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FOUS30 KWBC 280819

Excessive Rainfall Discussion
NWS Weather Prediction Center College Park MD
419 AM EDT Tue May 28 2024

Day 1
Valid 12Z Tue May 28 2024 - 12Z Wed May 29 2024


...Southern Plains...

Current UA analysis across the west shows a developing mid-level
ridge over the Four Corners that will shift eastward through the
period, eventually residing over west TX by midday. Aloft, a few
mid-level perturbations are currently making progress over the
southern plains with convective initiation ongoing just over the
Red River in southwest OK. This will be a theme to the period as
these smaller shortwaves will ripple through the northern periphery
of the ridge and eject over the plains allowing convective flare
ups to occur south of I-40 through the morning. By the afternoon, a
stronger shortwave will traverse the southern plains with rapid
convective development in-of a dryline situated from southwest TX
up through the Panhandle. Ahead of the dryline to the east, a
stationary boundary will delineate the axis of greatest
instability available come the second half of the period with the
theta-E ridge from north TX down through the Gulf Coast pretty much
outlining the stationary front bisecting the state. Convective
initiation to the west will allow for locally heavy rainfall and
severe weather to ransack areas of west TX up into the Panhandle,
but eventual cold pool propagation from area cells will congeal
allowing convection to grow upscale and slide to the southeast
along the periphery of the sharp theta-E gradient laid out by the
stationary front. 

A more widespread heavy rainfall threat will occur over portions of
north TX down through the central TX Hill Country within the path
of the eventual complex. Despite some discrepancy in hi-res with
the overall evolution of the convective pattern, there was enough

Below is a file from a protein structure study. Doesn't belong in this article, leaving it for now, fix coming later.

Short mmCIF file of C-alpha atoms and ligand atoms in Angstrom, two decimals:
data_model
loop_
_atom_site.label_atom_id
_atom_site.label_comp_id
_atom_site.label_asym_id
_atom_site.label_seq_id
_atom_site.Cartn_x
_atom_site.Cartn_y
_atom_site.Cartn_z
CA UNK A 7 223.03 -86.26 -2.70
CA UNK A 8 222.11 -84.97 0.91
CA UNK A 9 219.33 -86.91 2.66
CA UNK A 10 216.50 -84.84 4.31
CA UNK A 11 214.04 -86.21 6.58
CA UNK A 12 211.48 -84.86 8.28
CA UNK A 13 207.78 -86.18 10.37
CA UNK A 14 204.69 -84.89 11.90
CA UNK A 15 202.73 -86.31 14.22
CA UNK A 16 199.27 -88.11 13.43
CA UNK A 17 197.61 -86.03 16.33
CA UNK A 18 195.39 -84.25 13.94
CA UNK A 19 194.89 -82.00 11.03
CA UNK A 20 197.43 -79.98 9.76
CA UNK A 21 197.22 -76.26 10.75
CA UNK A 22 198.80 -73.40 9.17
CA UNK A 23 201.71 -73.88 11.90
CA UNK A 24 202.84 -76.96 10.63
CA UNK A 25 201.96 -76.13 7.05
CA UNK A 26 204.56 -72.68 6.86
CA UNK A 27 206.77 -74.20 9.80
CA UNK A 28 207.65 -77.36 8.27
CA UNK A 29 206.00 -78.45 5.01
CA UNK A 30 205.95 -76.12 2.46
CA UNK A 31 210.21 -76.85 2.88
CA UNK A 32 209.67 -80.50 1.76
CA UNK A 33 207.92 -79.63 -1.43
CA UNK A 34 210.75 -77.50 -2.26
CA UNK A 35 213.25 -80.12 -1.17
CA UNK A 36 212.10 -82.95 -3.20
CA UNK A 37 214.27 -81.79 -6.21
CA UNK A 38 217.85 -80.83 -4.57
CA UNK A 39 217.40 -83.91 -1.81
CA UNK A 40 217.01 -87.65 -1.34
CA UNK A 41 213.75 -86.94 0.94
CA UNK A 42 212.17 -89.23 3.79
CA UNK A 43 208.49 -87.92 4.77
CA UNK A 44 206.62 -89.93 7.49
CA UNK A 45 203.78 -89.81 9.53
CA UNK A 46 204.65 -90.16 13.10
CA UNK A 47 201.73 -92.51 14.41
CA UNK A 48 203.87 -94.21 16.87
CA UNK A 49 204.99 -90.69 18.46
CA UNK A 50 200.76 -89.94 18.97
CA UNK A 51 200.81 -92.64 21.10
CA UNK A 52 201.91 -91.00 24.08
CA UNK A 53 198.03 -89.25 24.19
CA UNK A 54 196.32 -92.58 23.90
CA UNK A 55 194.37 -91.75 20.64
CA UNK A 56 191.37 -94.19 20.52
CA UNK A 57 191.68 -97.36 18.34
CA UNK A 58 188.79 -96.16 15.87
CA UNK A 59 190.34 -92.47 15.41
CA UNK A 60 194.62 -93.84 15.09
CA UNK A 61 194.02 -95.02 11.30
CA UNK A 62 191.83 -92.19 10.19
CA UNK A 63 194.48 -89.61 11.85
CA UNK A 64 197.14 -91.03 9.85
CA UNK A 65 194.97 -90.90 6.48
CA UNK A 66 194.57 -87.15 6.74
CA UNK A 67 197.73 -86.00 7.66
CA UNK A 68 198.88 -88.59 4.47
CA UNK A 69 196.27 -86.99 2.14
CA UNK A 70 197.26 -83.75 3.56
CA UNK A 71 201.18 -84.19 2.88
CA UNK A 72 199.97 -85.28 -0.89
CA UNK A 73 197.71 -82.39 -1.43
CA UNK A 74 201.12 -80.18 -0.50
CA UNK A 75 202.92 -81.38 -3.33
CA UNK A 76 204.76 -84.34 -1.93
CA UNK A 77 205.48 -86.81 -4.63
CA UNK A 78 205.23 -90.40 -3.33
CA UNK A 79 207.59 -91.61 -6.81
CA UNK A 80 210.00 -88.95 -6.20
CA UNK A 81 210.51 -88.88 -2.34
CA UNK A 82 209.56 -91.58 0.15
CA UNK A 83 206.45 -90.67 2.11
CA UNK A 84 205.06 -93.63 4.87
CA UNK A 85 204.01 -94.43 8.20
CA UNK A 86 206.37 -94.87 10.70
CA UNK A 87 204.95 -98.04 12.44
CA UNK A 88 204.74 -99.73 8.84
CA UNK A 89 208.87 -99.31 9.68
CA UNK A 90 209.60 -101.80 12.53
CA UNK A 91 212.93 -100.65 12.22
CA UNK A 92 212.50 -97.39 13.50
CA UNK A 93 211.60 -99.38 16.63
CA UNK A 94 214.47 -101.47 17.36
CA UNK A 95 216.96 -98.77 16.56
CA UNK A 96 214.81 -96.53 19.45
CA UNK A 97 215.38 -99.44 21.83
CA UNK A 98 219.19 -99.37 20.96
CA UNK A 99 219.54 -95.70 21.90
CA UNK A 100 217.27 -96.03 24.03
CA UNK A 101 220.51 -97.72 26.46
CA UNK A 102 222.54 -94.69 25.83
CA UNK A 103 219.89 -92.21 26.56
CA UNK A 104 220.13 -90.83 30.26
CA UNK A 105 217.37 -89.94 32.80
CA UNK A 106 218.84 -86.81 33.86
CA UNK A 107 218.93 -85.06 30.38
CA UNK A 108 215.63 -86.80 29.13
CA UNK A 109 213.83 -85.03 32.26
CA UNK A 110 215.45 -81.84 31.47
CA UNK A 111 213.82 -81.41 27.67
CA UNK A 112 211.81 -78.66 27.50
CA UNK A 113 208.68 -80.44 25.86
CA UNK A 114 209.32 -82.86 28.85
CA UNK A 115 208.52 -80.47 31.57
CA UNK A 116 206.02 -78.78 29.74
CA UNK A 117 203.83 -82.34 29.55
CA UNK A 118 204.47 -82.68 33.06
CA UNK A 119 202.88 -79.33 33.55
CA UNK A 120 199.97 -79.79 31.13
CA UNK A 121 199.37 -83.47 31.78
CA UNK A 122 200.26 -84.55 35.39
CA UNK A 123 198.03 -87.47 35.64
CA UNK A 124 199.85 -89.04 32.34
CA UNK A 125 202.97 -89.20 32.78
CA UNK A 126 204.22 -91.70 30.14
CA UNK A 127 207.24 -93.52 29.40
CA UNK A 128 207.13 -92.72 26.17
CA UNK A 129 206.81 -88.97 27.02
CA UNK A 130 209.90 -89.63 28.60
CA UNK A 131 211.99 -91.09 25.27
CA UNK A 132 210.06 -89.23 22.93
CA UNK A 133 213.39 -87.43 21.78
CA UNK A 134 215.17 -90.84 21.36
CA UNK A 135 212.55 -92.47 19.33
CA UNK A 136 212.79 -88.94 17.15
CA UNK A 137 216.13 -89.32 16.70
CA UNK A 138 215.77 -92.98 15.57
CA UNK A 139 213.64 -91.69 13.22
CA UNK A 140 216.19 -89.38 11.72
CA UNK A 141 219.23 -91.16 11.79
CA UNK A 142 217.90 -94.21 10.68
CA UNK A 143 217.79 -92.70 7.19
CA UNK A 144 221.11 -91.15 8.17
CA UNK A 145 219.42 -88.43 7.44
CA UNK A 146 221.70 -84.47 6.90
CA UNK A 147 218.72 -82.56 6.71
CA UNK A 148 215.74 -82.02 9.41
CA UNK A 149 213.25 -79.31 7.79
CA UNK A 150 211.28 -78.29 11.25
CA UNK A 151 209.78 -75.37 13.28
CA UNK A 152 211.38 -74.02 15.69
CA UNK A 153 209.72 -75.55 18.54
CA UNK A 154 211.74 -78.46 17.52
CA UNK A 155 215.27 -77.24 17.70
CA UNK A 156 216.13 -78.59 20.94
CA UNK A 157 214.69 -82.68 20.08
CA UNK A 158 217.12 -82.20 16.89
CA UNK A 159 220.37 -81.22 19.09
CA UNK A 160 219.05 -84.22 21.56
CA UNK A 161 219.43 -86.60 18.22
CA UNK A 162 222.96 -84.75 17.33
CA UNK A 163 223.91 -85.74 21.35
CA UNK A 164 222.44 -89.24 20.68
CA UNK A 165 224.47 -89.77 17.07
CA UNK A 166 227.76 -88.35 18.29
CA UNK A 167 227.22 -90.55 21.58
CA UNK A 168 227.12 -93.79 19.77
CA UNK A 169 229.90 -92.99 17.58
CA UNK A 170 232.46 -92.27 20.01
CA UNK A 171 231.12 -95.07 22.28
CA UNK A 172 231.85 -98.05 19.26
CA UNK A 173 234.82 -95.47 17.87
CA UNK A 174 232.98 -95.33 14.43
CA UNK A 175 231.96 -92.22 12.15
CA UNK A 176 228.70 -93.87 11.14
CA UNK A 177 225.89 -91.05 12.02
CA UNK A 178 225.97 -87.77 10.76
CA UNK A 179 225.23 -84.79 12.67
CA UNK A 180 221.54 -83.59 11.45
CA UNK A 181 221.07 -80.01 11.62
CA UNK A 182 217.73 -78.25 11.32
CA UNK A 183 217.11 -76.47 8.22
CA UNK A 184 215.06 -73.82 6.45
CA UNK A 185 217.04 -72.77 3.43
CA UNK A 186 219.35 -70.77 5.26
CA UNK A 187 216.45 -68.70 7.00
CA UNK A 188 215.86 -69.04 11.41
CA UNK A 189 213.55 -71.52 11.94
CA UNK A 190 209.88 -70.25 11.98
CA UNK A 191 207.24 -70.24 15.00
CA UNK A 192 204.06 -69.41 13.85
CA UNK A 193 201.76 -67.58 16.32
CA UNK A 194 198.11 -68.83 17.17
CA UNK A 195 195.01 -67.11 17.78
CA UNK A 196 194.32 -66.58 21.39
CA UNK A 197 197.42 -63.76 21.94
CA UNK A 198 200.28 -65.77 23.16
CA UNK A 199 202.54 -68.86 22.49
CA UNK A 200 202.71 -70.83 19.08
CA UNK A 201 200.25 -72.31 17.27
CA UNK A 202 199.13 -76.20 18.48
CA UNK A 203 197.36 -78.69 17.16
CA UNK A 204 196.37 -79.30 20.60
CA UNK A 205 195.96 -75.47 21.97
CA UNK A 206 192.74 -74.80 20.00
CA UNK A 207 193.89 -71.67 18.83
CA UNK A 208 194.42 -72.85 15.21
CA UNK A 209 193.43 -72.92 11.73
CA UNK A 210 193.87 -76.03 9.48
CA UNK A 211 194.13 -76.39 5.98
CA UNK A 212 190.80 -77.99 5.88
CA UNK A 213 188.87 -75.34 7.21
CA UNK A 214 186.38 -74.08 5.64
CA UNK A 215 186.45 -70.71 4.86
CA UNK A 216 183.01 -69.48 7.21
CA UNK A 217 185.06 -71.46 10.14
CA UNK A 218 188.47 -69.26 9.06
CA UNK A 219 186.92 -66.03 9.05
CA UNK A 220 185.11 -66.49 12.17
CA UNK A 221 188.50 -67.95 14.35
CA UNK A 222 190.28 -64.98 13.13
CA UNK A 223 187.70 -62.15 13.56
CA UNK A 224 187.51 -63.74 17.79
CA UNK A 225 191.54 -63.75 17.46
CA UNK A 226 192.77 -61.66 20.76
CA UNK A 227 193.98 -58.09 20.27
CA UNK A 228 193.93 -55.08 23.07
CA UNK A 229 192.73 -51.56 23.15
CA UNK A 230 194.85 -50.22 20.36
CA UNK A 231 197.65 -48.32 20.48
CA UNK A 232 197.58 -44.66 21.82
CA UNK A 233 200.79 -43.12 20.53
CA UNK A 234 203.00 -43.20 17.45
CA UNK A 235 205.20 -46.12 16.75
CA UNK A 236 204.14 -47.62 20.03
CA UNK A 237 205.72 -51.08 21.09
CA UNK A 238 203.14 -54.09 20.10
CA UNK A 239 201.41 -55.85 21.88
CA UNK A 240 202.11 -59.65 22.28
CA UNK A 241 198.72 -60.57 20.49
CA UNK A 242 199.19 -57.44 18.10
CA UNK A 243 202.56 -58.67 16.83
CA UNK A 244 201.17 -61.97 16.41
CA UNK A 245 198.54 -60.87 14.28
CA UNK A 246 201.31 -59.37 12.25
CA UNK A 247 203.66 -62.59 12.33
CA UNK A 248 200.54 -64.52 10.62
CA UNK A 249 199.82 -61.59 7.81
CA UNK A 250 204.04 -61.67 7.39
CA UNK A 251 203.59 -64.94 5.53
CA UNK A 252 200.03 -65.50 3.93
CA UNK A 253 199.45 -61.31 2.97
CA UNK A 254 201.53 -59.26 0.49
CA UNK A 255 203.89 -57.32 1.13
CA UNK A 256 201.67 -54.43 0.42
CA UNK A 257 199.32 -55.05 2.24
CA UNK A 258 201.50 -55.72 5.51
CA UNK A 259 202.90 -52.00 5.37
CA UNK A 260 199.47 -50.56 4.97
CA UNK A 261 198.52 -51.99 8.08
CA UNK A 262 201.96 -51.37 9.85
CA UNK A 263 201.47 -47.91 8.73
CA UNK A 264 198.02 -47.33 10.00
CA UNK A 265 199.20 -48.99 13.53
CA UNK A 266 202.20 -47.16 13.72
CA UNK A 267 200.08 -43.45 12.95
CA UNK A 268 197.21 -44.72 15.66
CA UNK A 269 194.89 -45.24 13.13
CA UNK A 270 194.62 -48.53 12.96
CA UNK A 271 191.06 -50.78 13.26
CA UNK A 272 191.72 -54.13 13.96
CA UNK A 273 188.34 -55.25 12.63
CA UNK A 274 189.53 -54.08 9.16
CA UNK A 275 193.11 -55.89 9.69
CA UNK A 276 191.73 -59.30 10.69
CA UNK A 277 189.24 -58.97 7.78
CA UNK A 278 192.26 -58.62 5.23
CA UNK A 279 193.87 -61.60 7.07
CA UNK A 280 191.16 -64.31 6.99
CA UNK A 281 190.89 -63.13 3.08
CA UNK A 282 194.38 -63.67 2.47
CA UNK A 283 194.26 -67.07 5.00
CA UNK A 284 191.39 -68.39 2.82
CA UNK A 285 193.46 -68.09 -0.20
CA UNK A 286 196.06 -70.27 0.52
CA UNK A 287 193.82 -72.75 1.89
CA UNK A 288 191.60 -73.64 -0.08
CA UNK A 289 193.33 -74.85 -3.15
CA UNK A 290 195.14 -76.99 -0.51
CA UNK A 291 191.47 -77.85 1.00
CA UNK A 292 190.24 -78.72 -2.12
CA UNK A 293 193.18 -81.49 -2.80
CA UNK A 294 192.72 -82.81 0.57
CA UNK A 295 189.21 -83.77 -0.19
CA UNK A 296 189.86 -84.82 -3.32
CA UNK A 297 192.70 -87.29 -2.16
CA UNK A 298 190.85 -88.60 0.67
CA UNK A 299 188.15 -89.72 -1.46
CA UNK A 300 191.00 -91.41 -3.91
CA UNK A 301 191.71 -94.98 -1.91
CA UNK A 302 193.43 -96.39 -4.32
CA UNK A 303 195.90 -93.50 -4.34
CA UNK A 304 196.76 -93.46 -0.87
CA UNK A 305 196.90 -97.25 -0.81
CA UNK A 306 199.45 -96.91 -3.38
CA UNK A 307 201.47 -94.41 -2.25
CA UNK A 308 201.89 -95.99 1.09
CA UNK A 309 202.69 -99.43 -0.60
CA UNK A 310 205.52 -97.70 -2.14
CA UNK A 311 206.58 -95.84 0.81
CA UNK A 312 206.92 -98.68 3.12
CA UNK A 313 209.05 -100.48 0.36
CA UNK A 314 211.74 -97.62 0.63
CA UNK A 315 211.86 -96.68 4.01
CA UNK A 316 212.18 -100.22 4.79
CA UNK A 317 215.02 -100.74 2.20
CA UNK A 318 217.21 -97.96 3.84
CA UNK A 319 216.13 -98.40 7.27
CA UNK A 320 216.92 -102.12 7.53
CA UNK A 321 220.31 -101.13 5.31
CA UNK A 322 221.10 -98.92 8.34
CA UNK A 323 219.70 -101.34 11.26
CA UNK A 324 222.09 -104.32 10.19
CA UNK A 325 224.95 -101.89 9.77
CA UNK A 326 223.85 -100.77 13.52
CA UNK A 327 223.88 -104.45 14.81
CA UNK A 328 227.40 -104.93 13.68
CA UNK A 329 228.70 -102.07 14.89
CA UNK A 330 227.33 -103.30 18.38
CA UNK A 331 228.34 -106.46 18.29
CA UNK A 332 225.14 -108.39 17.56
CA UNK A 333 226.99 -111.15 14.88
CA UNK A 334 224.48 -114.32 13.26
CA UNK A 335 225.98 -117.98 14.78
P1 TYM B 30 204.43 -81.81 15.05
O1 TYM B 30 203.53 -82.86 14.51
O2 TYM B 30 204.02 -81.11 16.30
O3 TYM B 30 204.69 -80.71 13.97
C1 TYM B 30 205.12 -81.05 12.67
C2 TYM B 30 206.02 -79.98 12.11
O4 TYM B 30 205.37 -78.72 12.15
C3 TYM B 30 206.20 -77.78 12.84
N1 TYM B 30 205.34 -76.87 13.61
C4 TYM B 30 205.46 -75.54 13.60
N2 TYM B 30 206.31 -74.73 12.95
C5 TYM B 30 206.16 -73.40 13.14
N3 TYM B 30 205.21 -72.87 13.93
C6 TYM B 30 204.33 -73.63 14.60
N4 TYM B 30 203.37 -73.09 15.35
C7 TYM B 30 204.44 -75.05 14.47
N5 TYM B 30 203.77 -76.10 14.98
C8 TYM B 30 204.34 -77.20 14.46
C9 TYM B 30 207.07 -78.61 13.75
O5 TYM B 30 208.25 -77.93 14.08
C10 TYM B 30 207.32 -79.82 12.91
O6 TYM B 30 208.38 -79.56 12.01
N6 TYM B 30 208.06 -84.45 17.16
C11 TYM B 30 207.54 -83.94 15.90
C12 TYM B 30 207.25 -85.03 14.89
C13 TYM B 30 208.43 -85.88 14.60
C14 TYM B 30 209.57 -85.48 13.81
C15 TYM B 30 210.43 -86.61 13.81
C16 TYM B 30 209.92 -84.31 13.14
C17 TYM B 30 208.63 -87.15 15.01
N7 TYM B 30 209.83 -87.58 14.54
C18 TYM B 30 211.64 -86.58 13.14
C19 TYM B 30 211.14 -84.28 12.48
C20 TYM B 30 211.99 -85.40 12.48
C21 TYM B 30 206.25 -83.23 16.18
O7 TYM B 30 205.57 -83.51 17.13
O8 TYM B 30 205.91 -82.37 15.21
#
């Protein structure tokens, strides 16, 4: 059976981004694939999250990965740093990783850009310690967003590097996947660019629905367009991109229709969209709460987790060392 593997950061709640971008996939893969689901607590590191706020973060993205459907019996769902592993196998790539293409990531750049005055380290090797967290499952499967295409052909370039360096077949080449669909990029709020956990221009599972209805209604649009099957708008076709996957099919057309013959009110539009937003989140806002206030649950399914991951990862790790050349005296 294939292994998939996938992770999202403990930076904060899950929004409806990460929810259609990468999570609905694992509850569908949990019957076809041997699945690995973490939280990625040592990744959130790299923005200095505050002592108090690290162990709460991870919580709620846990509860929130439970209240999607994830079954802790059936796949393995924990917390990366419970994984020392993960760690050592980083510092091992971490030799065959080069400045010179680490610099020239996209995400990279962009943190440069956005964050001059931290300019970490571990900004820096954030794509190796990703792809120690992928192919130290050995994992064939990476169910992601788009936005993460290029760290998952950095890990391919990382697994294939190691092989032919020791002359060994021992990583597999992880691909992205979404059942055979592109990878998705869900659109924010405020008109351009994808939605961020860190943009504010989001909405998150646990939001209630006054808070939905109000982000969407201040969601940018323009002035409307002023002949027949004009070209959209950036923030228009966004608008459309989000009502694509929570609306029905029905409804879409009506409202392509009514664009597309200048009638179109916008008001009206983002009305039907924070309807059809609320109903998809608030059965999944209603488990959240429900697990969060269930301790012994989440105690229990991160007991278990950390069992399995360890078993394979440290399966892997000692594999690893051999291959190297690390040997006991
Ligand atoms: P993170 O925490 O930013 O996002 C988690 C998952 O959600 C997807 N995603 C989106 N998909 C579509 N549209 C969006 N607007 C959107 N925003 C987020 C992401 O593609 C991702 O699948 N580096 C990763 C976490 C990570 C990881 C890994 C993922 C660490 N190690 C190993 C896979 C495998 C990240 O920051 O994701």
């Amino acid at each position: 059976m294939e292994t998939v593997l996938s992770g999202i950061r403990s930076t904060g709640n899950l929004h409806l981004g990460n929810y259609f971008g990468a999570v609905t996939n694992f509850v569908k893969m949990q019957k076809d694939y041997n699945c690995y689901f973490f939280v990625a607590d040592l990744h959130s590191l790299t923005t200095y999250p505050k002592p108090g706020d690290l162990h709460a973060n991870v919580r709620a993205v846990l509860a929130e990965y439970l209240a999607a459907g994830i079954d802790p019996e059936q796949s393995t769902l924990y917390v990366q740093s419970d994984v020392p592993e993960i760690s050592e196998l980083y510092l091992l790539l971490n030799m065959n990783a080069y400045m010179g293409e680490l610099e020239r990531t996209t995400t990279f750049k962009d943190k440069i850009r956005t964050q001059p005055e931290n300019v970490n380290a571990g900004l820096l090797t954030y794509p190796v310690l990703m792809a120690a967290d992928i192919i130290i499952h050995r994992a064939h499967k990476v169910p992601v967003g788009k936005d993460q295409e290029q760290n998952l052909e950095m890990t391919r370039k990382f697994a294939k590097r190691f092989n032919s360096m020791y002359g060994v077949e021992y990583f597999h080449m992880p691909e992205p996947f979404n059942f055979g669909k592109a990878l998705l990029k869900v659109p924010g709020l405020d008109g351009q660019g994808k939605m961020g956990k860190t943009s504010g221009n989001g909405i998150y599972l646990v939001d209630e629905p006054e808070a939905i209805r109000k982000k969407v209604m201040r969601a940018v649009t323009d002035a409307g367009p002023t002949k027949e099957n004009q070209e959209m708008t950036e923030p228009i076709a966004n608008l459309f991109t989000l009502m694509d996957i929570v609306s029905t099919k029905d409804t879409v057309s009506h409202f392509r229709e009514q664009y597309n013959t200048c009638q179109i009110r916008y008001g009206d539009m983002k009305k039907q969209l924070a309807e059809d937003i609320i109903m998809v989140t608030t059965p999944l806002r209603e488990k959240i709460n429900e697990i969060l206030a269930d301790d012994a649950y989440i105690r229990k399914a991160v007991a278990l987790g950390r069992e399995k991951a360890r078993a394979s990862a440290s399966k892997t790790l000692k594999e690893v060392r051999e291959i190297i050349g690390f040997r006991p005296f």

agreement in the threat of widespread totals exceeding 2" with
several CAMs indicating upwards of 5-7" within the core of the MCS
path over central TX. HREF probability fields were yielding some
impressive signatures for at least 3" of rainfall with neighborhood
probs around 50-70% located from an area just south of Wichita
Falls down through the Hill Country southwest of the DFW metro.
Spotty 10-15% probabilities for upwards of 5" were also positioned
in that same corridor, a reflection of the potential with an 
environment conducive for significant rainfall given the elevated 
PWATs (+2 anomaly) and available instability (3000-4000 J/kg of 
MLCAPE) that are necessary for enhanced rainfall rates. 

The area across central TX has been the hot spot for recent
rainfall with local FFG's much lower than climo for all 1/3/6 hour
indices, another lean towards a higher impact potential due to soil
saturation and limited recovery. The DFW metro is also an area of
interest given the impervious surfaces within the city limits and
formidable coverage expanding the outskirts of the urban corridor.
The second round of convection expected in the period is still
looking to be just to the west of the metro and as a result will be
on the cusp of more significant impact, but we'll be monitoring the
anticipated evolution of the complex in the evening, as well as the
morning convection expected to dip south from the Red River and
maneuver over the metroplex. Pending the impact from the initial
wave of thunderstorms in the morning, a greater emphasis may be
placed on locations closer to DFW, but for now, will maintain the
SLGT risk from previous forecast over the population center. As for
the area to the west and southwest, a Moderate Risk was introduced
for portions of north TX down through parts of the Concho Valley
into the northern and eastern Hill Country with an eastward
advancement into the I-35 corridor south the DFW metro. Some
adjustments to the MDT are plausible pending convective behavior
in the morning, but ensemble means and associated probabilities
highlight the area encompassing the upgraded risk area. 


Surface low generation with a trailing cold front will be
positioned over the Pacific Northwest today with attendant height 
falls occurring to the west thanks to an incoming, strong 
shortwave trough well documented on the latest WV satellite. 
Increased upper level ascent focused within a broad axis of 
diffluence on the lead side of the mean trough will take aim over 
the interior Pacific Northwest with an area of convection forming 
in-of the northeast OR and the central ID mountains, likely due to 
weak instability ahead of the surface cold front and ample large 
scale ascent over the terrain. Scattered thunderstorms capable of 
rainfall rates bordering 0.5-1"/hr will allow for localized 
flooding concerns within the complex terrain over central ID up 
through the western portions of MT. Latest HREF probability fields 
indicate a small opportunity for some convective cores to breach 
the 1"/hr threshold, a significant rate for the area in question as
the terrain complexities exacerbate any heavy rainfall threats, 
posing a heightened risk of flash flooding. Total precip forecast 
is relatively modest with guidance settling between 0.75-1.5" over 
the aforementioned area with the latest HREFpmm signaling multiple 
maxes within the confines of the Salmon River Mountains up through